27th November, 2023, London - On 25th November, the Indigenous leader and renowned Mexican land and environmental defender Higinio Trinidad de la Cruz was found dead at a farm in the Ayotitlán Indigenous community near his hometown of Jalisco, northwest Mexico. His abduction was reported to the Federal Protection Mechanism for Human Rights Defenders and Journalists and to the National Human Rights Commission on 24th November.
Higinio was an Indigenous Ayotitlán and a councillor of the State Indigenous Council in Jalisco. He carried out sustainable development projects with international institutions and promoted land rights for Indigenous and local communities threatened by destructive mining projects and illegal logging.
We stand with Tsikini AC – a non-profit organisation that promotes human rights, and land and environmental rights in Mexico - and condemn this brutal attack on the Ayotitlán community.
Javier Garate, US Policy Advisor at Global Witness, said:
“We support Tsikini and call on Federal authorities to conduct a thorough investigation of the killing of Higinio Trinidad de la Cruz. We are also calling for them to provide protection for Higinio’s family and environmental advocates within the Ayotitlán community – especially within the Cauatitlán Garcia area, where communities face being uprooted by mining and illegal logging.
“As world leaders gather at COP28 this week, we urge them to put the rights of land and environmental defenders around the world at the centre of their discussions. Their role in protecting the planet must be recognised, starting by giving them a seat at the COP negotiation table.”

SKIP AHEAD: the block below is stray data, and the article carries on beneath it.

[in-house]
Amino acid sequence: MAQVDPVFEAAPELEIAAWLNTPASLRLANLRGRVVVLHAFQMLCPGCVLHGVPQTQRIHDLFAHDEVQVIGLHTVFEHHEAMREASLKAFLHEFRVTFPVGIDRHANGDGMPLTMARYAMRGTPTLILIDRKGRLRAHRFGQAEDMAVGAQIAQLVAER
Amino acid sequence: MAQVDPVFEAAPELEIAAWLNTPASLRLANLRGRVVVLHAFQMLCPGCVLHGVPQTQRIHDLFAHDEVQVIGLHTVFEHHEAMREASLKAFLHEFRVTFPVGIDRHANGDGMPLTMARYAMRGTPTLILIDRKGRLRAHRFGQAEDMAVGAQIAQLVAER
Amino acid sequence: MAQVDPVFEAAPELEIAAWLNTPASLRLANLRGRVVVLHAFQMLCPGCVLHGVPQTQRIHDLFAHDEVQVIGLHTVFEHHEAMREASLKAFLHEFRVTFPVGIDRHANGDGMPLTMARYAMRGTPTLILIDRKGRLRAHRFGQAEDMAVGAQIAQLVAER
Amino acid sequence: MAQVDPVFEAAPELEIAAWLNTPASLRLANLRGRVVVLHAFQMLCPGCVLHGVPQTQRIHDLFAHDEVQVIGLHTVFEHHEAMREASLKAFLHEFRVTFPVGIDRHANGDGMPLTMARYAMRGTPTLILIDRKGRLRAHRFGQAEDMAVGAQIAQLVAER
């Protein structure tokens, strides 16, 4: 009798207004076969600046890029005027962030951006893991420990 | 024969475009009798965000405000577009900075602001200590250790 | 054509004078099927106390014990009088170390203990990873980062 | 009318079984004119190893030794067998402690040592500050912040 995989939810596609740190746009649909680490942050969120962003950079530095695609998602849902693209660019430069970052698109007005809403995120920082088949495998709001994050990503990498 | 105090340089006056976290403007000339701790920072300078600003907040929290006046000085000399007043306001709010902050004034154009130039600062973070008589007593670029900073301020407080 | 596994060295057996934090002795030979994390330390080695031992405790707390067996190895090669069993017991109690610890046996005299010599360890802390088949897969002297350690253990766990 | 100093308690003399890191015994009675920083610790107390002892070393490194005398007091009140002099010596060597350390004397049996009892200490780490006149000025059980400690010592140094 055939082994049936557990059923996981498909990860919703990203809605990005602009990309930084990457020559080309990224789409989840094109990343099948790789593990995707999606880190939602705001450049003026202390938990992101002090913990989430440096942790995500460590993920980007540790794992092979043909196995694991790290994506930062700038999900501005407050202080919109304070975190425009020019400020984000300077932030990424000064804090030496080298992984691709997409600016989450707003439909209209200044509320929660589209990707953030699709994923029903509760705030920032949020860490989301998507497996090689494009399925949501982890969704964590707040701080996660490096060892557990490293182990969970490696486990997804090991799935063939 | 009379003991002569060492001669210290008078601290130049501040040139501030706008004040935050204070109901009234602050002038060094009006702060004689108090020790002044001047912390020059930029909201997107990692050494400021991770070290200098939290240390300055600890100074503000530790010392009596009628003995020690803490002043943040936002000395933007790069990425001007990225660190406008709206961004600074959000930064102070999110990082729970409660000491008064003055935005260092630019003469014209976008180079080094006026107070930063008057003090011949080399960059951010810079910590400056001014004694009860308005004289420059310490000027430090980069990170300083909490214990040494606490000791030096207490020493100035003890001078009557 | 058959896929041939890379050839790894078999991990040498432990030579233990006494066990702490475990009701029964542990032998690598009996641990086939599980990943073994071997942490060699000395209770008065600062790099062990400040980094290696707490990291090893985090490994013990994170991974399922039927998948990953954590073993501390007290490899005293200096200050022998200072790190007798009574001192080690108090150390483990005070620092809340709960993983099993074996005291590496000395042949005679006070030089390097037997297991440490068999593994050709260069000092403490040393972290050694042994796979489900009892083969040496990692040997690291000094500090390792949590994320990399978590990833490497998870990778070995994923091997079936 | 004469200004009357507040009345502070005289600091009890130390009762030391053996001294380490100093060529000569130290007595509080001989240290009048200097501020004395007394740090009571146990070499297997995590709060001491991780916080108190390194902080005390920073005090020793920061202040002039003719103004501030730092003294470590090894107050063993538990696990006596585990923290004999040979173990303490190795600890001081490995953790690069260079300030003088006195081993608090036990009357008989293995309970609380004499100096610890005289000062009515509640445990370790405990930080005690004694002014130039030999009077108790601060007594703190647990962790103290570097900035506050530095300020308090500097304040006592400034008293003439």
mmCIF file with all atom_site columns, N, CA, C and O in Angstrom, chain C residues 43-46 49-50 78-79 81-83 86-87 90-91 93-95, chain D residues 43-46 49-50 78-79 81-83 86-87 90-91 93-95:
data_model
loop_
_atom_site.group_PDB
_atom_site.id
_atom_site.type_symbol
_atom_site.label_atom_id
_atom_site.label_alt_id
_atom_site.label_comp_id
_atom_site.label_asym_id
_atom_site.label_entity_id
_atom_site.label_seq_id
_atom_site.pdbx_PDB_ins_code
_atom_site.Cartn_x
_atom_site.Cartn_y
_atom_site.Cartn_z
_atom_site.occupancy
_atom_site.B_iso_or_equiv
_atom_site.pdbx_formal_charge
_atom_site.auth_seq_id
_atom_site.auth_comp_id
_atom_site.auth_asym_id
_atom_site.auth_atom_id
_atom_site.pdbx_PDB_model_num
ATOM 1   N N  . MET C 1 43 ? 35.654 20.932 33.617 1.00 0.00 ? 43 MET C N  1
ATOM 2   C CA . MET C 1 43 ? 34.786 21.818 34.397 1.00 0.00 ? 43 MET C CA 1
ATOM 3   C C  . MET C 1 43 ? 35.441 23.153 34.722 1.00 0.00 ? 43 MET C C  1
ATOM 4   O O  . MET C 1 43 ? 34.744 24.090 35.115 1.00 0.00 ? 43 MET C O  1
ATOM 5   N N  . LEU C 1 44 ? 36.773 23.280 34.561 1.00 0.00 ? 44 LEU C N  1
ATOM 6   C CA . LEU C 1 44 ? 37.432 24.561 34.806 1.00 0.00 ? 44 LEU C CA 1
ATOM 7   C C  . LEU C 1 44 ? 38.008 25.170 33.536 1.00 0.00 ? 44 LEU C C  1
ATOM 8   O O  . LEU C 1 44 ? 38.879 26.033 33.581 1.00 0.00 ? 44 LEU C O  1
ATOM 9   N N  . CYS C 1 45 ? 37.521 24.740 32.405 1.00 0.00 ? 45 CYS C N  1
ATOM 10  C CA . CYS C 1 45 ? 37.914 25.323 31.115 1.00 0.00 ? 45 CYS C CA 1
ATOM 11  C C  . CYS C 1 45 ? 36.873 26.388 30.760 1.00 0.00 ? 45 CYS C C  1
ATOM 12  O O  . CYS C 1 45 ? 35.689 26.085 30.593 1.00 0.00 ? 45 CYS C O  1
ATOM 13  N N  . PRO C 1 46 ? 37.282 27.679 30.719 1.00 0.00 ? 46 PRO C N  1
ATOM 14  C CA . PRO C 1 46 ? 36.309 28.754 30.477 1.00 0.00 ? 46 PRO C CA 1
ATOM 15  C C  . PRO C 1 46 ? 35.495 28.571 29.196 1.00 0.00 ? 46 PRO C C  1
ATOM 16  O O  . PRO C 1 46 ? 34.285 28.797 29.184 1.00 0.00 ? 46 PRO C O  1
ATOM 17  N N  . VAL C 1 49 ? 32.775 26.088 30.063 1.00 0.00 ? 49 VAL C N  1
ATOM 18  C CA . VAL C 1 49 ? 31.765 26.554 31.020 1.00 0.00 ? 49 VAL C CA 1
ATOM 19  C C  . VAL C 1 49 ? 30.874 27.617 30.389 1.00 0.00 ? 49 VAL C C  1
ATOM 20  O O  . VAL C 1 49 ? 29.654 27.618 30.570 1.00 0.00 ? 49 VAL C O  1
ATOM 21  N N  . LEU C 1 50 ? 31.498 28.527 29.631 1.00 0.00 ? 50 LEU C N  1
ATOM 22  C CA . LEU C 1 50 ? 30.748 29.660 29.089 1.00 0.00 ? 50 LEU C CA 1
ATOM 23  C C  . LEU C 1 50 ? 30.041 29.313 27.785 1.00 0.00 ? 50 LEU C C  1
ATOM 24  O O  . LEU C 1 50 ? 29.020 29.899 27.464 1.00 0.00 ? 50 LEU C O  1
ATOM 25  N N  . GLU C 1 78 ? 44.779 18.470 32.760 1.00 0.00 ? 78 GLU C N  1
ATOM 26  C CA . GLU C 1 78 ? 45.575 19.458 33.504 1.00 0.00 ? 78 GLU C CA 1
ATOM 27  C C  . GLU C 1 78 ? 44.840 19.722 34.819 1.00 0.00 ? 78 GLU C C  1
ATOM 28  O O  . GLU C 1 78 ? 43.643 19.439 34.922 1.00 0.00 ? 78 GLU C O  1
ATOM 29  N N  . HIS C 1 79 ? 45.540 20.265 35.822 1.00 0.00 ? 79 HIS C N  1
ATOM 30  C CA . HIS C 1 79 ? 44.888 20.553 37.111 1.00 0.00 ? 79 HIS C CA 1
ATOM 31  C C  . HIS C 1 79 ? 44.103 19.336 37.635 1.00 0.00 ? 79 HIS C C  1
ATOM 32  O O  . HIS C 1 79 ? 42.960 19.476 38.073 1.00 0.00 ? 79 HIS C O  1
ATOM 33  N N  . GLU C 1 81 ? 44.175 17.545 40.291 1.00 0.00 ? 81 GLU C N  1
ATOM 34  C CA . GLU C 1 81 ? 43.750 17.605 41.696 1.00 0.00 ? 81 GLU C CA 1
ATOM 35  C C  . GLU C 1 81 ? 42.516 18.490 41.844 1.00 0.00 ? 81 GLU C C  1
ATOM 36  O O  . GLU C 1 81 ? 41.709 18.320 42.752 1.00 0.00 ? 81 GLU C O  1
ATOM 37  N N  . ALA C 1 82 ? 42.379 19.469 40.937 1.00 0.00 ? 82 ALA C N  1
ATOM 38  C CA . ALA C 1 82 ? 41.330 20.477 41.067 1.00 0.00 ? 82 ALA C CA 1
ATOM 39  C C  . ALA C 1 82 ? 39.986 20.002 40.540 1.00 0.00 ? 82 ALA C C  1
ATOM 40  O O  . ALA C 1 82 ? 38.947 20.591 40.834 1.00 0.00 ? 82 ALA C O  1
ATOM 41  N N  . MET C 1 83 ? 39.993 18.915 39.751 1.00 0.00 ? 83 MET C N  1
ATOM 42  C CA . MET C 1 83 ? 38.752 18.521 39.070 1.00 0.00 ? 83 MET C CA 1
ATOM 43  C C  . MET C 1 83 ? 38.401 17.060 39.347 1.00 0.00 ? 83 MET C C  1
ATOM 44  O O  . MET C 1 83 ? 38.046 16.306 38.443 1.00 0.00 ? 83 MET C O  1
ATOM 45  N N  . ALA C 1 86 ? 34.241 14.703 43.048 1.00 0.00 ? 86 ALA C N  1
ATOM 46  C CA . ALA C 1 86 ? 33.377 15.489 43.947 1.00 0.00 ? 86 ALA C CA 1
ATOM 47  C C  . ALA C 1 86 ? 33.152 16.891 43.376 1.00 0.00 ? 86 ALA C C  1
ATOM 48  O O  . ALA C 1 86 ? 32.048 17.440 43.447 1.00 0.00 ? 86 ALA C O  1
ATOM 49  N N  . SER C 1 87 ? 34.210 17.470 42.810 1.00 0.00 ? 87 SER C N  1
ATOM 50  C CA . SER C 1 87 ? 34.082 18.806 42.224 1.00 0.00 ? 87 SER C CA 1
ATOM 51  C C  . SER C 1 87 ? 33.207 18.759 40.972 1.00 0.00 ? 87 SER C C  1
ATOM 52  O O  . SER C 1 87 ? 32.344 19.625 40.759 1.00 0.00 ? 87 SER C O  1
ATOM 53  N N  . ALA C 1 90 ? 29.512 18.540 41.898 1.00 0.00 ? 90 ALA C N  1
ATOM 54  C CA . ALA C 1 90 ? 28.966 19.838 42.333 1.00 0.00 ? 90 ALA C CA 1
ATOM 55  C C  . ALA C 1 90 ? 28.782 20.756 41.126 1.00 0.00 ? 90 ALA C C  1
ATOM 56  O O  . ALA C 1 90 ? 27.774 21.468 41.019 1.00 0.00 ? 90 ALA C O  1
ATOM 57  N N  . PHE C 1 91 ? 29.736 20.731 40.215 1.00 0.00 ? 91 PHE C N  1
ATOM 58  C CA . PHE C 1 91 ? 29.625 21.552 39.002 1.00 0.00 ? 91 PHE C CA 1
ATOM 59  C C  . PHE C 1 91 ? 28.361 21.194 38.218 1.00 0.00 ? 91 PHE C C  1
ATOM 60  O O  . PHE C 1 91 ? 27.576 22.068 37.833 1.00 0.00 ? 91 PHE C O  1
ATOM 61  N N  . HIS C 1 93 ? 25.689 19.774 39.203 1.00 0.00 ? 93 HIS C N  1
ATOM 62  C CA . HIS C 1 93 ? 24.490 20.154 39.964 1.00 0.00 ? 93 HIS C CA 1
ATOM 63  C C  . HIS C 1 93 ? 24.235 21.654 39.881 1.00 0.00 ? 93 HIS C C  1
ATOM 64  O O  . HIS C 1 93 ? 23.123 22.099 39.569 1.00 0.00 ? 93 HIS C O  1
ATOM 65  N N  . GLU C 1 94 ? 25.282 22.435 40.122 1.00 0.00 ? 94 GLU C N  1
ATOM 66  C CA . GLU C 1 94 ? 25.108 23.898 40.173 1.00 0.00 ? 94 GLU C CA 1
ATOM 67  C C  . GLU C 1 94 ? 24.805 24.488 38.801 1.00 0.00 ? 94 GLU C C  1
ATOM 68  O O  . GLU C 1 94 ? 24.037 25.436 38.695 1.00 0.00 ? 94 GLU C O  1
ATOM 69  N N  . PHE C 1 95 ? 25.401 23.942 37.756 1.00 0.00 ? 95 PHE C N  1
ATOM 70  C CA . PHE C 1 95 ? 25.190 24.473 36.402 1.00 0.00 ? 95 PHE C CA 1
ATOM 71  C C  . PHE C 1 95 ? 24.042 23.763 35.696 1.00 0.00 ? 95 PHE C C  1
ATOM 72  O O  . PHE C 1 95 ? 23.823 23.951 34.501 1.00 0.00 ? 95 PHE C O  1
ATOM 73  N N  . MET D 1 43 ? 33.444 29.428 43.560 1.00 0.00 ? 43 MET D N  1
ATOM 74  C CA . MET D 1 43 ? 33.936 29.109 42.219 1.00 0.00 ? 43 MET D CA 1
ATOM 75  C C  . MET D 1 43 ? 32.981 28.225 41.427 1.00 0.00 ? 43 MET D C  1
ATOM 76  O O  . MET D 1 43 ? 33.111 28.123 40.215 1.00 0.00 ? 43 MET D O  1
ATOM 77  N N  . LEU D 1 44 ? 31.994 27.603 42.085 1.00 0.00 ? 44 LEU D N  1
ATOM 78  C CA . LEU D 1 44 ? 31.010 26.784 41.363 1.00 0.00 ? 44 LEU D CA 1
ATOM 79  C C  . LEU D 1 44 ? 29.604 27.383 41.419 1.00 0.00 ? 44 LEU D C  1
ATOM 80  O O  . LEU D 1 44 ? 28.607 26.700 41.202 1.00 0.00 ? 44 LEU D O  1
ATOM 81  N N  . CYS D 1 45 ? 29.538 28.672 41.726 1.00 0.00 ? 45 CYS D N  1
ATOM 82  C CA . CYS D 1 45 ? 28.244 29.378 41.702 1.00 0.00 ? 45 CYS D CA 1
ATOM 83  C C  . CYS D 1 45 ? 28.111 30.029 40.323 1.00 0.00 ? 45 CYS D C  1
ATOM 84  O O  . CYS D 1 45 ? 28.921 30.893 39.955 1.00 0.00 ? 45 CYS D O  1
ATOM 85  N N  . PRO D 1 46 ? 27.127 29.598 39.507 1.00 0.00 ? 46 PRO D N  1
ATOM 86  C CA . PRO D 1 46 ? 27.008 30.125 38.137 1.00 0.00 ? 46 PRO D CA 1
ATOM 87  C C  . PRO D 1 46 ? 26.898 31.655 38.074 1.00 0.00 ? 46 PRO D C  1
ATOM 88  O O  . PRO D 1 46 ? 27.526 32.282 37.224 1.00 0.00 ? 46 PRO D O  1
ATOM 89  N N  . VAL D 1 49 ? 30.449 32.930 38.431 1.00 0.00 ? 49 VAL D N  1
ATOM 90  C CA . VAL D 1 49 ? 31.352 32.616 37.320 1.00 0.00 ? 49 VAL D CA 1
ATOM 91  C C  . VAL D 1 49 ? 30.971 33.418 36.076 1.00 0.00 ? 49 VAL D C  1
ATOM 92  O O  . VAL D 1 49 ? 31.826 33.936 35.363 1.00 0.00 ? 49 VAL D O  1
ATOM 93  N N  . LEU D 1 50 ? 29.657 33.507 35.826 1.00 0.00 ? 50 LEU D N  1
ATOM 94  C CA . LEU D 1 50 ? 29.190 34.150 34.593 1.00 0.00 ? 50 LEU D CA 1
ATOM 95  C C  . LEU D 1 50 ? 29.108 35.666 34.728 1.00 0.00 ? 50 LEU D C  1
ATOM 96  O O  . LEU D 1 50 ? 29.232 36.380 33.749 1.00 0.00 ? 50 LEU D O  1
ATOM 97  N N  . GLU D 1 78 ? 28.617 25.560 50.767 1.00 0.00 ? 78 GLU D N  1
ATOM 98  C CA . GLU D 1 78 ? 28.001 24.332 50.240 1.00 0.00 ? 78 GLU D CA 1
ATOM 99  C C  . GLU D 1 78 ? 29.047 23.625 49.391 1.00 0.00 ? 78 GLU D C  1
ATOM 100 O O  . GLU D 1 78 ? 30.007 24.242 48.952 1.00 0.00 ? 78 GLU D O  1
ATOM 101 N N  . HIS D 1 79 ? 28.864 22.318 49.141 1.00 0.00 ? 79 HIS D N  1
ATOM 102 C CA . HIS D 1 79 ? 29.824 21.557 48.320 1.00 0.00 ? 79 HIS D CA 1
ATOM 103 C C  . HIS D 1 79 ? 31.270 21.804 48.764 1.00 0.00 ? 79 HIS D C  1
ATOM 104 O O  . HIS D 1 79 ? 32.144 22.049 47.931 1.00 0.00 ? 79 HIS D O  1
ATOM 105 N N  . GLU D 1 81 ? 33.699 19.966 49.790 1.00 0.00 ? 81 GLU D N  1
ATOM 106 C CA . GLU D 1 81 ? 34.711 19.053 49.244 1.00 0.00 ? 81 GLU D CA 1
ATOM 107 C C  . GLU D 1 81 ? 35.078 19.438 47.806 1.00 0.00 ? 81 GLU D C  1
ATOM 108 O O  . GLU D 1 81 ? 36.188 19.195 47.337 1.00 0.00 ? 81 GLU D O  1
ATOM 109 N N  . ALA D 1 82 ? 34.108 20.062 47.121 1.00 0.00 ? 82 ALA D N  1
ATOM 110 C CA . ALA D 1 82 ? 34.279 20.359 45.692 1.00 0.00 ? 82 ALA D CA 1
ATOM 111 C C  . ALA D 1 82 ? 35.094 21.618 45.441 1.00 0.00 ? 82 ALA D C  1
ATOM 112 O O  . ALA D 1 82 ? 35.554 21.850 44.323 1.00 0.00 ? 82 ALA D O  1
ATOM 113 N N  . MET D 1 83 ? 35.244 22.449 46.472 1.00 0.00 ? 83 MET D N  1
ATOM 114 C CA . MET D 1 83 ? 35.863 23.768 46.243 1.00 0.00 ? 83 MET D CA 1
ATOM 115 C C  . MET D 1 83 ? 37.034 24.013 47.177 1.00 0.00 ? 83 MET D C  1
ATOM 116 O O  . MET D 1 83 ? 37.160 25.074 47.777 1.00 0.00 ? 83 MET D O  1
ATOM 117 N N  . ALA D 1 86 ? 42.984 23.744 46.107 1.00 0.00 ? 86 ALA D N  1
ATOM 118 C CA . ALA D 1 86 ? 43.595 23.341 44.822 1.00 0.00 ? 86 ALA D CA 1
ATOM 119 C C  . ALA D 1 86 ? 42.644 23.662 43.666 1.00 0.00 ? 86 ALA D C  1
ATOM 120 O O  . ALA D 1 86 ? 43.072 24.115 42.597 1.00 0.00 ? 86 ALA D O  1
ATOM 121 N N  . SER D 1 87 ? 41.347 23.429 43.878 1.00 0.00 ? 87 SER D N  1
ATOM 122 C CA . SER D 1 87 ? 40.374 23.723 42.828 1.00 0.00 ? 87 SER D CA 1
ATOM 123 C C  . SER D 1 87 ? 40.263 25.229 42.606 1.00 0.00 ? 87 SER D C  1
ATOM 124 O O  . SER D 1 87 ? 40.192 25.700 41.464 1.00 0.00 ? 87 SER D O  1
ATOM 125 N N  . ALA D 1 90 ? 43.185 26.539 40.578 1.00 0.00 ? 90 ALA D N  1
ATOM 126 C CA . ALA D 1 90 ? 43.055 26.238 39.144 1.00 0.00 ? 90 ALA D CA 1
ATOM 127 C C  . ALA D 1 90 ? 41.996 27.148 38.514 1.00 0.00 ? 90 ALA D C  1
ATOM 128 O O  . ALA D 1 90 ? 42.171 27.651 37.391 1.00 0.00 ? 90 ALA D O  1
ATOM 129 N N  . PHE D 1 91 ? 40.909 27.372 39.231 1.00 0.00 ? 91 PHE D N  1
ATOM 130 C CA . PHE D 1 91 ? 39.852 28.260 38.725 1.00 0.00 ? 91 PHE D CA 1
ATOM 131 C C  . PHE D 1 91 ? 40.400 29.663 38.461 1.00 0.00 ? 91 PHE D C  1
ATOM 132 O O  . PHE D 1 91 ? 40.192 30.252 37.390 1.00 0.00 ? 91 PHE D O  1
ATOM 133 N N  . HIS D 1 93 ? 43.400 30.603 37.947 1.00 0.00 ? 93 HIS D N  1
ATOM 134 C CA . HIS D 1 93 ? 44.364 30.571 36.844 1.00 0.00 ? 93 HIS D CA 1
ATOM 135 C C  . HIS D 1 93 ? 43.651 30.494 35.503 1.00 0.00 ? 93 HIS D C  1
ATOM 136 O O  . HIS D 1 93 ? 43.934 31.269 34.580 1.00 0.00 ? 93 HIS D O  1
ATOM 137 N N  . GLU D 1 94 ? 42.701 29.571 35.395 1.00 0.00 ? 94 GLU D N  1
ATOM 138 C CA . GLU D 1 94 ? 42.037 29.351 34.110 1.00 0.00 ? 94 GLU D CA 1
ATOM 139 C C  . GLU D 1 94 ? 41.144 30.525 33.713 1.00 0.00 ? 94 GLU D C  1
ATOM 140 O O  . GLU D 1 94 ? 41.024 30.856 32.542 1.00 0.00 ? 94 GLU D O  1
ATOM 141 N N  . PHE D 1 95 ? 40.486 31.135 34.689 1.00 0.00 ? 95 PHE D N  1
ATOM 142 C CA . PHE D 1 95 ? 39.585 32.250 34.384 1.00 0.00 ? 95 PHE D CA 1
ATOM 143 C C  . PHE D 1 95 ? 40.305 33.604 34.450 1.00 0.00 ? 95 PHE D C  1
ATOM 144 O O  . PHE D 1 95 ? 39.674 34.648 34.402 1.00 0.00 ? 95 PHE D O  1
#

Higinio is not the first leader in the Indigenous Ayotitlán community to be attacked after speaking out against environmental harms caused by destructive business and megaprojects in Jalisco. In April 2021, Indigenous leader and lawyer José Santos Isaac Chávez was brutally murdered. He was candidate to the Ejidal Commissariat of Ayotitlán - a local elected body created to manage the Indigenous territories and coordinate actions with communities. Local reporters and activists allege disappearances and murders related to opposition to nearby mining projects, for which no one has been charged.
Between 2012 and 2022, 185 land and environmental defenders have been killed in Mexico. We urgently call on the Mexican government and Attorney General’s office to take appropriate measures to establish a safe environment for defenders across the country. We also call for a robust investigation into Higinio’s murder and the wider violence perpetrated against Ayotitlán communities. It is vital that the perpetrators of this brutal attack are brought to justice, and that reparations paid to Indigenous survivors of violence.